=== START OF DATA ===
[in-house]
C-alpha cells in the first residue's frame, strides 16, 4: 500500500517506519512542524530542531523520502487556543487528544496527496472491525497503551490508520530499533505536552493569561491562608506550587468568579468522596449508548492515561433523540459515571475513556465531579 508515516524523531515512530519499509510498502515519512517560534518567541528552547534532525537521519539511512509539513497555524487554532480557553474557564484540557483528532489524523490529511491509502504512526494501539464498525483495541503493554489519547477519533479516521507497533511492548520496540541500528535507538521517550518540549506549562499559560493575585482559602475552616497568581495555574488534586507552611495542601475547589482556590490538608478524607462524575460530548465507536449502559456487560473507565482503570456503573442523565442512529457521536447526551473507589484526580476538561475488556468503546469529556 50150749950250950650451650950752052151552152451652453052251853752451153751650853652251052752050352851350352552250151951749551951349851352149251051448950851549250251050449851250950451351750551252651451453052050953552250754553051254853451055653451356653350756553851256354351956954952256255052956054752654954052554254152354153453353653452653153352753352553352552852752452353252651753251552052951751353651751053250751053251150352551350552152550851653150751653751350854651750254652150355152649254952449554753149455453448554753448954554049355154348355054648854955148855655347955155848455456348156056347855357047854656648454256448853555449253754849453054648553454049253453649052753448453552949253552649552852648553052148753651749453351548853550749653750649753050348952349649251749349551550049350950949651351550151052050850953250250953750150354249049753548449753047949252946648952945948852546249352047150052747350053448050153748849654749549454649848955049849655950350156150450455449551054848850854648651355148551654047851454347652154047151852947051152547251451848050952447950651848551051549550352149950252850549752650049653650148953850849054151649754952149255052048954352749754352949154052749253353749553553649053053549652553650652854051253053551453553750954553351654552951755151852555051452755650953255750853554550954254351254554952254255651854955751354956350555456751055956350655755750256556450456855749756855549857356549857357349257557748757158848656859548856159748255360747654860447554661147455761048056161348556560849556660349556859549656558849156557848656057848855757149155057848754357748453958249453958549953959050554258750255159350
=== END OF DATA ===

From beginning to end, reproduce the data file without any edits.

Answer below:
[in-house]
C-alpha cells in the first residue's frame, strides 16, 4: 500500500517506519512542524530542531523520502487556543487528544496527496472491525497503551490508520530499533505536552493569561491562608506550587468568579468522596449508548492515561433523540459515571475513556465531579 508515516524523531515512530519499509510498502515519512517560534518567541528552547534532525537521519539511512509539513497555524487554532480557553474557564484540557483528532489524523490529511491509502504512526494501539464498525483495541503493554489519547477519533479516521507497533511492548520496540541500528535507538521517550518540549506549562499559560493575585482559602475552616497568581495555574488534586507552611495542601475547589482556590490538608478524607462524575460530548465507536449502559456487560473507565482503570456503573442523565442512529457521536447526551473507589484526580476538561475488556468503546469529556 50150749950250950650451650950752052151552152451652453052251853752451153751650853652251052752050352851350352552250151951749551951349851352149251051448950851549250251050449851250950451351750551252651451453052050953552250754553051254853451055653451356653350756553851256354351956954952256255052956054752654954052554254152354153453353653452653153352753352553352552852752452353252651753251552052951751353651751053250751053251150352551350552152550851653150751653751350854651750254652150355152649254952449554753149455453448554753448954554049355154348355054648854955148855655347955155848455456348156056347855357047854656648454256448853555449253754849453054648553454049253453649052753448453552949253552649552852648553052148753651749453351548853550749653750649753050348952349649251749349551550049350950949651351550151052050850953250250953750150354249049753548449753047949252946648952945948852546249352047150052747350053448050153748849654749549454649848955049849655950350156150450455449551054848850854648651355148551654047851454347652154047151852947051152547251451848050952447950651848551051549550352149950252850549752650049653650148953850849054151649754952149255052048954352749754352949154052749253353749553553649053053549652553650652854051253053551453553750954553351654552951755151852555051452755650953255750853554550954254351254554952254255651854955751354956350555456751055956350655755750256556450456855749756855549857356549857357349257557748757158848656859548856159748255360747654860447554661147455761048056161348556560849556660349556859549656558849156557848656057848855757149155057848754357748453958249453958549953959050554258750255159350